And you bet your ass, I’m sheltering him from anxiety provoking lock-down drills and having police in and about the school.  I have NO idea what we as a country are going to do about these school threats and actual shootings/bombings. And no, I don’t think everyone should rush to homeschool because of these threats.

But as an argument against homeschooling, sheltering my child and not giving him independence is one of the lamest arguments I can think of.

I could not agree more.  In my opinion the American educational system is in a crisis. A crisis that no one seems to have a clue how to solve. Our child does not have to experience any of these things to be a well rounded, socially adjusted, self sustaining human being. Removing him or her from these situations does not mean I refuse to teach the bad along with the good in the world.  Interacting with other children in any environment is going to allow experiences with bullying and other negative childhood behaviors.  I simply choose not to immerse a child in that situation day after day after day. I do not want our child feeling they have to compete with what other parents can provide their children materially and I certainly will not allow our child to feel in anyway that he or she cannot express themselves as an individual and be who they want to be.

My husband and I are blessed to live in an area that offers a never ending abundance of cultural, artistic, athletic, scientific and historical experiences a child sitting in a traditional classroom only dreams of experiencing. We have an abundance of opportunities we plan to take full advantage of.

Yesterday in the office, one of my employees mentioned that their five year old had way too much homework for a kindergartner. I mentioned homeschooling. A co-worker said, “Ew. Homeschool children are weird.” They can be. If you make them that way. Don’t choose homeschooling out of ignorance.  Choose it because it is the best choice for your child and your family. I do not condemn any parent for the educational choice they have made. Every child is different and deserves the best experience for them.

9 thoughts on “The Soapbox: The Homeschool Debate

  1. What a great post! I had a smile on my face the entire time I was reading it! You are so right! Especially when you say that you can make kids weird. I know a lot of kids who go to school and are weird. We homeschool our son now for 6 years and our daughter for 2 and I would not want it to be any other way. Thank you SO much for this!

    1. You are absolutely right! ALL kids can be “weird”, yet it is stereotyped particularly to homeschooled children. It is frustrating. I am glad to hear you have had such a positive experience. That’s an inspiration to me!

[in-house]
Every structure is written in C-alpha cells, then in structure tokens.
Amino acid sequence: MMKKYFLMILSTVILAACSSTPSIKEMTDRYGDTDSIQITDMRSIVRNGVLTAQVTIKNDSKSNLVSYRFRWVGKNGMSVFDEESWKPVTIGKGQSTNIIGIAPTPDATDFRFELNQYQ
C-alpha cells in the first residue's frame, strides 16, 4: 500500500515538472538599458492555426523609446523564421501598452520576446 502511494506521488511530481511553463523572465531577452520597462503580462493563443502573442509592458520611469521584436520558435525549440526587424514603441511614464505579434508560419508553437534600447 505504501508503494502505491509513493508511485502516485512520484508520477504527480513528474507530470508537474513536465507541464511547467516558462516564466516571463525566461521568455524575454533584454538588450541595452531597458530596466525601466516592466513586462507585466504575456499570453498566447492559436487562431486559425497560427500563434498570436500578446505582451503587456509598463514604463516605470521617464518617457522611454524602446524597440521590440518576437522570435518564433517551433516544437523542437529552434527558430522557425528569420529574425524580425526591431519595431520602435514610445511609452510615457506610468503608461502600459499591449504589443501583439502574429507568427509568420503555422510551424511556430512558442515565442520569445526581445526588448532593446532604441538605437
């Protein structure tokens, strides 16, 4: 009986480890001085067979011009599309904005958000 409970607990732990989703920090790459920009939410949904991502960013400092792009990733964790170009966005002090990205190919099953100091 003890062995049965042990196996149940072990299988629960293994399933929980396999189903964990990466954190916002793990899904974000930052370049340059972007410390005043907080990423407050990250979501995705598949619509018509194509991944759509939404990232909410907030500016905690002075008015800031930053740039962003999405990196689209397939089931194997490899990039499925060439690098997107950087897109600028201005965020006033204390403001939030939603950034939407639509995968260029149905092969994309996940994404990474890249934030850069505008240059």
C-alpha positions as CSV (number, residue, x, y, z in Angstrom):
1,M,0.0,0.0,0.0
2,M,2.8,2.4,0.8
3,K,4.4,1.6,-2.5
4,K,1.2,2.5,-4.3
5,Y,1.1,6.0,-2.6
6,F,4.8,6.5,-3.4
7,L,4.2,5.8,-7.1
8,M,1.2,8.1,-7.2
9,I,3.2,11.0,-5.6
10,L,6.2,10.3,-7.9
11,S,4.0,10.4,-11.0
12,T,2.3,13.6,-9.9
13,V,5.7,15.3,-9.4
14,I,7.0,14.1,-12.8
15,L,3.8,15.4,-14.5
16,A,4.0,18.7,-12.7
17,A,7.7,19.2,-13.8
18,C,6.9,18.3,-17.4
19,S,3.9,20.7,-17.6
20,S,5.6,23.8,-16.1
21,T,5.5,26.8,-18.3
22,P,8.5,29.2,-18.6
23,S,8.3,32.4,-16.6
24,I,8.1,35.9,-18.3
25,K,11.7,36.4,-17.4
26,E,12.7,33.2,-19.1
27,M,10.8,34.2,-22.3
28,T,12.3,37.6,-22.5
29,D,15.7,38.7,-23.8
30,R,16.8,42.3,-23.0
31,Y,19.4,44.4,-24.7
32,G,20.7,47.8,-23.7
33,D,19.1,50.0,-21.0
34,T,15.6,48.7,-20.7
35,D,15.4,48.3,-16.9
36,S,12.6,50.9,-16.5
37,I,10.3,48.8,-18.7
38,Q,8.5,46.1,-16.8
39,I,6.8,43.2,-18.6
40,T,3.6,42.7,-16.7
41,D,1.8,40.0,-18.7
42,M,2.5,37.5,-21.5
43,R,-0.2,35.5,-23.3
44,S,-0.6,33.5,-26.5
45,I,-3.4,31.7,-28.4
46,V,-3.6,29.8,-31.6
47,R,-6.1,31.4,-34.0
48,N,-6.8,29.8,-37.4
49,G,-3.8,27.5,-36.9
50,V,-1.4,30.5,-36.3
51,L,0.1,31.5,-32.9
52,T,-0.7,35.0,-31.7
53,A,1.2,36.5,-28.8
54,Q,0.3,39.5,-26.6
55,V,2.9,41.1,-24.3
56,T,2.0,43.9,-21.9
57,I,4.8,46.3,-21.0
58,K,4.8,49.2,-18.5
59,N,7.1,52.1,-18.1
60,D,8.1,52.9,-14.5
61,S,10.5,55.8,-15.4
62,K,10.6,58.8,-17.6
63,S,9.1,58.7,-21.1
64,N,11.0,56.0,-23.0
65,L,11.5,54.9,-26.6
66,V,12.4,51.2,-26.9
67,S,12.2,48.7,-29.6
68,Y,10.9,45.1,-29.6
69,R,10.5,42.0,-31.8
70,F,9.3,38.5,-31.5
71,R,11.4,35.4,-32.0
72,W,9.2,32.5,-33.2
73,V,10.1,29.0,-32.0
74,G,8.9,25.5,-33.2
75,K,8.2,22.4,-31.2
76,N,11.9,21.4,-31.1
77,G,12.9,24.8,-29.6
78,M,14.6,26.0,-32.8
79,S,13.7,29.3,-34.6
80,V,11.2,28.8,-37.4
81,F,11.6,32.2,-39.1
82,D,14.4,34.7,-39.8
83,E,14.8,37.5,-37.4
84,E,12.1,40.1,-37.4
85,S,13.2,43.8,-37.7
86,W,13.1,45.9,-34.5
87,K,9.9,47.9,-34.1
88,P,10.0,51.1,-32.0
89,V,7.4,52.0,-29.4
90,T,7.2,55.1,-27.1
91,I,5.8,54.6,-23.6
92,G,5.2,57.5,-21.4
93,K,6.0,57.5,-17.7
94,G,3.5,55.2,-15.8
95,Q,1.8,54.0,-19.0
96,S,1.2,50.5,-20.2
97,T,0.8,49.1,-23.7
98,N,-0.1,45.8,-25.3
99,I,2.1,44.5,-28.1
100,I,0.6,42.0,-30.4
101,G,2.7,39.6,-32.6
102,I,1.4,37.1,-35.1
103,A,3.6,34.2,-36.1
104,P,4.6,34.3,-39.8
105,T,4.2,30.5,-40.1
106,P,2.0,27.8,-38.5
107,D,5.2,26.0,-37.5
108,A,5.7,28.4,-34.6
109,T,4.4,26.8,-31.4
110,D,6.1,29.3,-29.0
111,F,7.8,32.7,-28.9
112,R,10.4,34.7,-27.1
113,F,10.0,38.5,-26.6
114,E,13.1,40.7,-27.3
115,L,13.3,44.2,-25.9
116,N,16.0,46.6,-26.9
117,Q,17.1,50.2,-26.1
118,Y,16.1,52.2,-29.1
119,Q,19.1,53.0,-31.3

2. HI,
    A very interesting post. Living in England I don’t know much about the education system in the USA so this was an interesting read.

    Home schooling is growing in popularity in the UK too

    1. Thank you, Alan! I recently moved from New York to Texas which ideologically are two completely different places. I have noticed in Texas that homeschooling is much more popular. This could be because I live in the bible belt now and traditionally homeschooling has had a lot to do with religion. There are also very distinct differences between the public education systems in Texas and New York; most prominently the strength of the teachers union which all but runs the state of New York. “Northern” US citizens have always viewed the “South” as having inferior school systems. But, the teachers union in New York directly impacts the quality of the education in a negative way. (Teachers in New York obviously would argue with me about that.) However, that is a completely different soapbox! 🙂

  3. This hits on a really important subject for me. With two kids I’ve learned a lot about the way children learn and the can learn so profoundly differently for one another. My son is almost identical to me when I was younger. Very busy, always moving, highly sensitive and loves to explore. My daughter, on the other hand, is very easy going, plays quite well by herself and is pretty happy experiencing the world from right where she is.

    It’s easy to label kids if they don’t fit into the “normal” temperament of the group. Some schools put a label on children, like my son, as being needy or attributing perceived negative behavior as ADHD, ODD, etc when it’s really that children do, in fact, learn very differently from one another. When schools do not have the resources to teach each child differently, you run the risk of having kids fall behind and ultimately really dislike learning and could drop out.

    We considered homeschooling seriously, and it’s a very large task to take on and needs an incredible amount of dedication, but offers schooling that will meet the needs of the child. The alternative, that we’ve decided on, is to pay (a lot) for private school that have an unconventional approach to teaching. These programs, usually Waldorf or Montessori, are a great alternative to home schooling.

  4. I think home/unschooling is great for some kids. However, it does seem extremely difficult or impossible for two working parents. One income living is not feasible for many. Perhaps that is a obstacle that can be overcome, but it seems huge.

    Second, we all pay for school through taxes, for better or worse. Disengaging completely from public schools instead of working to change them does not help our society as a whole because so many kids are left in the system, perhaps with parents who are not able to advocate for them as much. We need good, thinking, engaged adults on schhol boards and PTOs, ready to tackle the challenge, because ALL kids deserve a good education, not just the privledged.

    I did not have a particularly wonderful time in school, but I did appreciate all my parents did to educate my whole person outside if school. It also seems that it doesn’t have to be all or nothing anymore. A child could perhaps do some online schooling, independent studies or internships so it is not classwork all day. I think what is done outside of school can be even more influential than.what goes on inside.